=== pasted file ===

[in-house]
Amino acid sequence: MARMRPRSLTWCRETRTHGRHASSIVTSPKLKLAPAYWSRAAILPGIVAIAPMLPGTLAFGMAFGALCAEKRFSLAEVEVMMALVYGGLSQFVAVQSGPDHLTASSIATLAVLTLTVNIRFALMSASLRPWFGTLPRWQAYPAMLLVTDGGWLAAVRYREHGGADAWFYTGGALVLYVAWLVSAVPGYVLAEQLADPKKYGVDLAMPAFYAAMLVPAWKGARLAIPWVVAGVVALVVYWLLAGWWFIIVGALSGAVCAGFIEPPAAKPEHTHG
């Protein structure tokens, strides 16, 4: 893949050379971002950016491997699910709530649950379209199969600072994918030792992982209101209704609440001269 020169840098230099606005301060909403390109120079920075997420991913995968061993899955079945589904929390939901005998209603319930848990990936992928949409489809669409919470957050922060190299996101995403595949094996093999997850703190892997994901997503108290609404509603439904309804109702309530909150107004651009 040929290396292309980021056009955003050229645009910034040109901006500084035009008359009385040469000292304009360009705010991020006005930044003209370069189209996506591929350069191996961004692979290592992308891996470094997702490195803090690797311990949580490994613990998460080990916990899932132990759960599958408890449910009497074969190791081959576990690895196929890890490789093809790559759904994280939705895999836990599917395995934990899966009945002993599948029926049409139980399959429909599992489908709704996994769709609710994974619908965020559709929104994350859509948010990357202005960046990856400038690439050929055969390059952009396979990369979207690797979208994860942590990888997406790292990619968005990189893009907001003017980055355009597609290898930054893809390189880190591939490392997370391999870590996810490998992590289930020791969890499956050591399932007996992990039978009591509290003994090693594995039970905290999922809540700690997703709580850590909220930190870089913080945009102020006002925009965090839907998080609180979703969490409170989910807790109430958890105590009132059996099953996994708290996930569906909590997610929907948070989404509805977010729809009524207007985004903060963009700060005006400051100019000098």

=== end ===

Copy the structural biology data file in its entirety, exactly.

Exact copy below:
[in-house]
Amino acid sequence: MARMRPRSLTWCRETRTHGRHASSIVTSPKLKLAPAYWSRAAILPGIVAIAPMLPGTLAFGMAFGALCAEKRFSLAEVEVMMALVYGGLSQFVAVQSGPDHLTASSIATLAVLTLTVNIRFALMSASLRPWFGTLPRWQAYPAMLLVTDGGWLAAVRYREHGGADAWFYTGGALVLYVAWLVSAVPGYVLAEQLADPKKYGVDLAMPAFYAAMLVPAWKGARLAIPWVVAGVVALVVYWLLAGWWFIIVGALSGAVCAGFIEPPAAKPEHTHG
């Protein structure tokens, strides 16, 4: 893949050379971002950016491997699910709530649950379209199969600072994918030792992982209101209704609440001269 020169840098230099606005301060909403390109120079920075997420991913995968061993899955079945589904929390939901005998209603319930848990990936992928949409489809669409919470957050922060190299996101995403595949094996093999997850703190892997994901997503108290609404509603439904309804109702309530909150107004651009 040929290396292309980021056009955003050229645009910034040109901006500084035009008359009385040469000292304009360009705010991020006005930044003209370069189209996506591929350069191996961004692979290592992308891996470094997702490195803090690797311990949580490994613990998460080990916990899932132990759960599958408890449910009497074969190791081959576990690895196929890890490789093809790559759904994280939705895999836990599917395995934990899966009945002993599948029926049409139980399959429909599992489908709704996994769709609710994974619908965020559709929104994350859509948010990357202005960046990856400038690439050929055969390059952009396979990369979207690797979208994860942590990888997406790292990619968005990189893009907001003017980055355009597609290898930054893809390189880190591939490392997370391999870590996810490998992590289930020791969890499956050591399932007996992990039978009591509290003994090693594995039970905290999922809540700690997703709580850590909220930190870089913080945009102020006002925009965090839907998080609180979703969490409170989910807790109430958890105590009132059996099953996994708290996930569906909590997610929907948070989404509805977010729809009524207007985004903060963009700060005006400051100019000098």